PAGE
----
I will be writing this book chapter by chapter. Each chapter will be released by Tuesday morning. There will also be an audio podcast of each chapter as well.
The old lady cleaned up the meal they ate minutes ago. Her husband sat outside of their home relaxing and humming some song he made up a few years before. She could not bear the heat any longer today, however, as the sun beat down anything in its path. She loved her husband, but she no longer trusted him. You’d think after 60 plus years of marriage, trust would be the foundation of their relationship. The events they walked together were more than a lifetime of goods, bads, and craziness. The soreness in her back flamed up, and she felt every bit of her 90 years.
“Honey, are we expecting any visitors?” Her husband said from the door.
“I don’t believe so,” she said.
She heard him slowly stand and walk away from their living space. Slow footsteps moved away from earshot, until she heard his voice again in the distance. She thought his footsteps were a bit faster than normal, almost as if he ran to them. Years before this wouldn’t have surprised her, but now he was almost 100.
“Please, my friends, stop here for a while and rest. Sit under the shade of this tree, and my servants will wash your feet.” The man snapped at a nearby servant who quickly walked to the well to get the water he promised the men. He continued talking to his visitors. “Since you have honored me with your visit, let me prepare some food to refresh you before you continue on your journey.”
One of the men answered the old man’s statement. The three men all looked young, and like they could be brothers. Dark hair, dark complexions, and rock solid features.
“All right sir, please do as you have said.”
For the next several hours, the old man and woman worked tirelessly for the three guests outside their home. The men laughed and talked and seemed content with one another during those hours. When the food was ready, the old man quickly hobbled to them and served them the yogurt, milk, and roasted meat.
The men thanked him and they talked for a while under the shade of the large oak tree about 50 yards from his home.
“Where is your wife?” One of them suddenly said.
Surprised but unfazed, the old man replied, “She’s inside our home.”
“We’ll return here next year at this time and she will have a son.” The man said.
A silence fell as the old man chuckled slightly. Had he misheard his guest’s words?
A slightly louder laugh gasped from back towards the home. The guests and the old man turned around to see the old woman listening in on their conversation. She brought water for them to drink and when she heard the guests last words, she laughed. Not an eruption, but just enough to get their attention. She whispered to herself, “How could an old woman like me enjoy the pleasure of having a baby. My husband couldn’t even help me with that at this point.”
“Why does she laugh? Is there anything too hard for the One true God?” The guest said to her husband.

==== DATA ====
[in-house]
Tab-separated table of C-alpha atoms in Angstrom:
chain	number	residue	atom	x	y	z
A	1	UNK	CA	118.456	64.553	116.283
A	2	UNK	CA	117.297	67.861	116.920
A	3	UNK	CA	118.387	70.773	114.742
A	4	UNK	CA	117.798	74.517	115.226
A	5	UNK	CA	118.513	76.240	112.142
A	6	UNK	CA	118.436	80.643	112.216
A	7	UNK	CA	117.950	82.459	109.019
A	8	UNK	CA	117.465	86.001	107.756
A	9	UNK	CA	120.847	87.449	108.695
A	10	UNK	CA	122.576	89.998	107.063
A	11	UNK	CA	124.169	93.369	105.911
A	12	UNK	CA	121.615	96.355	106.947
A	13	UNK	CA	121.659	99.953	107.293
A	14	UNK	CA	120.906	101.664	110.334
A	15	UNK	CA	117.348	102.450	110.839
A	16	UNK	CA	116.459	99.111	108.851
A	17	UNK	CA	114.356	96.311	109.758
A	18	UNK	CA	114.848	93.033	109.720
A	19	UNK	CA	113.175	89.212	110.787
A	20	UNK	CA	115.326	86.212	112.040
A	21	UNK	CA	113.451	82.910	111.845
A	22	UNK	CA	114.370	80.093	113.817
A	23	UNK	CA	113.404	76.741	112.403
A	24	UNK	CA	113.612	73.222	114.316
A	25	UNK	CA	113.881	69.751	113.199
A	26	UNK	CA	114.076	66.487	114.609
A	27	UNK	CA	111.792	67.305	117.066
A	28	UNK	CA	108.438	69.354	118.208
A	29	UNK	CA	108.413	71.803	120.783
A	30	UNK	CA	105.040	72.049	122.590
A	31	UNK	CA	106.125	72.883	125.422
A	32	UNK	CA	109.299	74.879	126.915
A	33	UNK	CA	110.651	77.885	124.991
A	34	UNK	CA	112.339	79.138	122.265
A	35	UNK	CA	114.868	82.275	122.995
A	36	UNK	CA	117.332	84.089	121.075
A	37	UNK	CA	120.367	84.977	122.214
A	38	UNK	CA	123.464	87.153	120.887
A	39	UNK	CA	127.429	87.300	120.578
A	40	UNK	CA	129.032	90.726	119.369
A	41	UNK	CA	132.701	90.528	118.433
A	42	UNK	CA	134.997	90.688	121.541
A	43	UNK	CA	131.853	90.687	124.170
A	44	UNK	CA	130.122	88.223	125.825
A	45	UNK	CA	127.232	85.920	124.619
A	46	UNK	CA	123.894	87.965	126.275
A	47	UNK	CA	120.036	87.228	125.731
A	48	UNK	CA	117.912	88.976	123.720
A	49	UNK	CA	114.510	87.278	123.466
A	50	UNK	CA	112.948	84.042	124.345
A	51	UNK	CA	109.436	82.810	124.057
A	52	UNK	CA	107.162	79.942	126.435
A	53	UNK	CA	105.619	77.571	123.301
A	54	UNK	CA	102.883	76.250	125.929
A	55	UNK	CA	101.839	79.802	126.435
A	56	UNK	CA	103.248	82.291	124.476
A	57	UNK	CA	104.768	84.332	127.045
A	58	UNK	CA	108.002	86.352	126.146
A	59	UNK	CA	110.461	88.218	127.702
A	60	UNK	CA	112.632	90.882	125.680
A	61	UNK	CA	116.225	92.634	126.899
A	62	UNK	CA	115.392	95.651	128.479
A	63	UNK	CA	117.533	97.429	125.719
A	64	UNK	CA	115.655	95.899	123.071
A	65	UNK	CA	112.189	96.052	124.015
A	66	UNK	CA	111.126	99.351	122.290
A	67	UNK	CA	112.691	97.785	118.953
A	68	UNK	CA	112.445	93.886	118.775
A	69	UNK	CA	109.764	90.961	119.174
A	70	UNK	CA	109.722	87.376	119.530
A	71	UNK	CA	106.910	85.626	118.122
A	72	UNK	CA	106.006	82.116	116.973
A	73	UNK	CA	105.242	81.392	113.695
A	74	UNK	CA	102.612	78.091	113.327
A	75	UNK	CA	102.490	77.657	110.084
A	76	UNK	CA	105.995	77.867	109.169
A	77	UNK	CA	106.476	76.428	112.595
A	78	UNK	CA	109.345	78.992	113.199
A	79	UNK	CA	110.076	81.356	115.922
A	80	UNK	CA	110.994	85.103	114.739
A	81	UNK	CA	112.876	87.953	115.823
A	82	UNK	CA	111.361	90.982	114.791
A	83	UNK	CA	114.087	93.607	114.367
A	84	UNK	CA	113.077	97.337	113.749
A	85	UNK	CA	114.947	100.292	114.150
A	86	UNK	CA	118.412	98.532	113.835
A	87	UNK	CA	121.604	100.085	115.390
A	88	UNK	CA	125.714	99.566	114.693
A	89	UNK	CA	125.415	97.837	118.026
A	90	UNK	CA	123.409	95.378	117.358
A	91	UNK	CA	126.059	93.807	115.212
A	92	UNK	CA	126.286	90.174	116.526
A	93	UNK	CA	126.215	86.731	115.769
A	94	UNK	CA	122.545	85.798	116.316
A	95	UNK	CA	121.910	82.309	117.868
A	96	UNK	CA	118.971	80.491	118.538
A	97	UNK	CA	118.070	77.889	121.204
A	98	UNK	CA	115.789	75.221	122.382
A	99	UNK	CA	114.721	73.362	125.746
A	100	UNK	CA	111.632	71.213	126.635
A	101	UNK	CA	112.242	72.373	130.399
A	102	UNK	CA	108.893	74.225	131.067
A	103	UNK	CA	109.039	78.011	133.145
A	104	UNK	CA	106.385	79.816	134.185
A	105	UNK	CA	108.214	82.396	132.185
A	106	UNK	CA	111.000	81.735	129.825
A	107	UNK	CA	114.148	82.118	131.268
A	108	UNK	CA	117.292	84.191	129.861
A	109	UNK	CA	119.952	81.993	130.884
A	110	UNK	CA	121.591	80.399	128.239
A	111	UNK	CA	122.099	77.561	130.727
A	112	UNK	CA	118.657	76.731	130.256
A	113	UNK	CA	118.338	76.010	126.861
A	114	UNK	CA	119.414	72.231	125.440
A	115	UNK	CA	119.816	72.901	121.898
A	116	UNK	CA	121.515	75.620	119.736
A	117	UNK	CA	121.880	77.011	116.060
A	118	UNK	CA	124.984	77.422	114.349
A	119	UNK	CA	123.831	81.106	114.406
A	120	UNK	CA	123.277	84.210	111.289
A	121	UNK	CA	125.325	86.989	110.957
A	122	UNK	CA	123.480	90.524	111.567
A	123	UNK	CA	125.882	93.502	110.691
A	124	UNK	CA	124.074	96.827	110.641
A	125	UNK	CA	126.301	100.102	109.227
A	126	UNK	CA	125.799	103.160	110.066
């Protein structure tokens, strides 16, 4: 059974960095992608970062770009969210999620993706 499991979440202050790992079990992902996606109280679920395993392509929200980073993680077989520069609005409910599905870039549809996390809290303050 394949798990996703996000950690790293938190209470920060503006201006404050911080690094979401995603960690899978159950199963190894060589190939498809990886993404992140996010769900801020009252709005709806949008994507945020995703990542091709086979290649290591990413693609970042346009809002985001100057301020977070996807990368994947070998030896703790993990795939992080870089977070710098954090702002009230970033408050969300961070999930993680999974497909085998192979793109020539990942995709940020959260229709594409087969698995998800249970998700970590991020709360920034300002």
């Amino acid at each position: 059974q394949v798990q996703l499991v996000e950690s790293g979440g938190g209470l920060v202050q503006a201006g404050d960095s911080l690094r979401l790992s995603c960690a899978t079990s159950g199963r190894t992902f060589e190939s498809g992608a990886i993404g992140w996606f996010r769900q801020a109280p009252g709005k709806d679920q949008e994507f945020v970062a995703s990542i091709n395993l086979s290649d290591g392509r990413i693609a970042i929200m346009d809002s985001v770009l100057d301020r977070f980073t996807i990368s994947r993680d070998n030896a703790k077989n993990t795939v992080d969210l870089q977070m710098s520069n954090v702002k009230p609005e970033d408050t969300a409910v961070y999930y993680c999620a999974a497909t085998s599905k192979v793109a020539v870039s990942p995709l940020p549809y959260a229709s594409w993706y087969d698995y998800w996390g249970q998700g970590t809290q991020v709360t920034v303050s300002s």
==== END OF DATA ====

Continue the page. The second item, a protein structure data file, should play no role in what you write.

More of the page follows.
The woman moved slowly to the group of men, filtering in her mind what she should say. “I didn’t laugh!” She pleaded defensively.
The guest boldly responded, “You did laugh.”
More silence. Suddenly the old woman understood what she should say. After 90 plus years of hardship and pain, she would now speak her mind, as if she had nothing to hide, and every reason to vent. She walked over to the group angrily, and sat down. In her culture, this was inappropriate, but now she did not care. Especially if this guest was who she thought it was.
She slowly sat down with the help of her shocked husband who grabbed her hand and guided her down to the ground. The trip to the dirt felt miles longer than it had for the first 70 years of her life, and though she was “a young 90” according to her husband of many decades, she doubted whether she would be able to get back up if these men were not visiting.
“Ok, I laughed.” She said almost scolding the men. “I am 90 years old. I have longed, begged, yelled, pleaded, and cried hours and hours of tears to God because my desire to have a child was so strong. But this one true God you speak of has chosen to turn his back on me. He has not heard my voice. He has gone silent when I needed him the most. And to make it worse, my husband continues to hear from him on a supposedly regular basis. He tells me he is going to be the father of a great nation. He tells me his descendants will be like the sands of the seashore and the stars in the sky, and I stare at him, knowing that none of those things will happen from me, the one he has loved for all these years. I have endured unspeakable things, young man, for my husband and for this one true God.
“So yes, I laughed, and for this next year, until apparently, the next time I’ll see you again, I will continue to laugh at your ridiculous claims about my life. You know nothing about me, so don’t ask me some sort of judgmental question about whether or not anything is too hard for this one true God you are speaking about.”
More silence as the woman began to weep. Two of the guests and the woman’s husband bowed their heads uncomfortably, but the third guest, who had been doing all of the talking, stared straight at the weeping matriarch.
“I do know you,” he said softly, “but why don’t you tell me about those things. Those things you have endured and gone through? Why don’t you share with me those events you walked, which molded you to become the person you are today?”